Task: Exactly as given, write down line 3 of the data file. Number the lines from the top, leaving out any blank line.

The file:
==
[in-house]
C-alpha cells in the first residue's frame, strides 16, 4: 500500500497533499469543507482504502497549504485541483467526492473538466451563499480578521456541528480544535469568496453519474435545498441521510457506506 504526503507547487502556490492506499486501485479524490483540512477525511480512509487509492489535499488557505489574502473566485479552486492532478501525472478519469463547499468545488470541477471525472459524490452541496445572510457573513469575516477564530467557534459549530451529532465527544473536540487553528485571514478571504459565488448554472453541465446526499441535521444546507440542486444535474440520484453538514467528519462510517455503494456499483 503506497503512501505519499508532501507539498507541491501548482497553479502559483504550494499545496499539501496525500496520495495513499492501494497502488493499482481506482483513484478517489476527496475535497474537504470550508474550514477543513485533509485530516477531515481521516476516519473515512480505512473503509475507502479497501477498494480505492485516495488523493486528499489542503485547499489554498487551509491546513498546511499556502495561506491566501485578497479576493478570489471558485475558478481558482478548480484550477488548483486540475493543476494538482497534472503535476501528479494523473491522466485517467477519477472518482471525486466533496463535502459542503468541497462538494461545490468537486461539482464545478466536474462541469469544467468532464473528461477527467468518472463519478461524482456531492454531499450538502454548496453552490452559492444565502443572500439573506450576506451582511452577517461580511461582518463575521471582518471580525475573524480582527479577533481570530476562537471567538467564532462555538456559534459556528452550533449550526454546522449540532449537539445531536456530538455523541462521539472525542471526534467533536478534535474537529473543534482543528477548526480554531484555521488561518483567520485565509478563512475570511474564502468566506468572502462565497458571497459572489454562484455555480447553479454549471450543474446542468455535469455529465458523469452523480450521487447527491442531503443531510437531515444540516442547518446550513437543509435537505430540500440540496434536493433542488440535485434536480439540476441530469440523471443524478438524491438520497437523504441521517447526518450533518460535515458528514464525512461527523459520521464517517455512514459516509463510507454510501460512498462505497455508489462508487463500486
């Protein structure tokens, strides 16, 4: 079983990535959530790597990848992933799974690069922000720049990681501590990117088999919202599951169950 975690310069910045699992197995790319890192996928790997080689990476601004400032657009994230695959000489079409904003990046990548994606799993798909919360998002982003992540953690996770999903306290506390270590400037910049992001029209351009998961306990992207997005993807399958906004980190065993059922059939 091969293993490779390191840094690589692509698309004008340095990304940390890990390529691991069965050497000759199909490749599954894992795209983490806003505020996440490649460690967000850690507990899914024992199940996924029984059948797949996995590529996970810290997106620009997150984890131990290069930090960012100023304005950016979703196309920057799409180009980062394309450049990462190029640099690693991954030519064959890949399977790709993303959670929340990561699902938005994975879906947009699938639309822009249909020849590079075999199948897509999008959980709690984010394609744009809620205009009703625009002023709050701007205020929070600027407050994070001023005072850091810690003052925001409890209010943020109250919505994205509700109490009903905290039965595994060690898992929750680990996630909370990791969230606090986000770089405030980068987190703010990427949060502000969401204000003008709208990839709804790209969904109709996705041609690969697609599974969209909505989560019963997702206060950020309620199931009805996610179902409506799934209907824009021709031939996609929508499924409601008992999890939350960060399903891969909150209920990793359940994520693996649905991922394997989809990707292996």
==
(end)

């Protein structure tokens, strides 16, 4: 079983990535959530790597990848992933799974690069922000720049990681501590990117088999919202599951169950 975690310069910045699992197995790319890192996928790997080689990476601004400032657009994230695959000489079409904003990046990548994606799993798909919360998002982003992540953690996770999903306290506390270590400037910049992001029209351009998961306990992207997005993807399958906004980190065993059922059939 091969293993490779390191840094690589692509698309004008340095990304940390890990390529691991069965050497000759199909490749599954894992795209983490806003505020996440490649460690967000850690507990899914024992199940996924029984059948797949996995590529996970810290997106620009997150984890131990290069930090960012100023304005950016979703196309920057799409180009980062394309450049990462190029640099690693991954030519064959890949399977790709993303959670929340990561699902938005994975879906947009699938639309822009249909020849590079075999199948897509999008959980709690984010394609744009809620205009009703625009002023709050701007205020929070600027407050994070001023005072850091810690003052925001409890209010943020109250919505994205509700109490009903905290039965595994060690898992929750680990996630909370990791969230606090986000770089405030980068987190703010990427949060502000969401204000003008709208990839709804790209969904109709996705041609690969697609599974969209909505989560019963997702206060950020309620199931009805996610179902409506799934209907824009021709031939996609929508499924409601008992999890939350960060399903891969909150209920990793359940994520693996649905991922394997989809990707292996």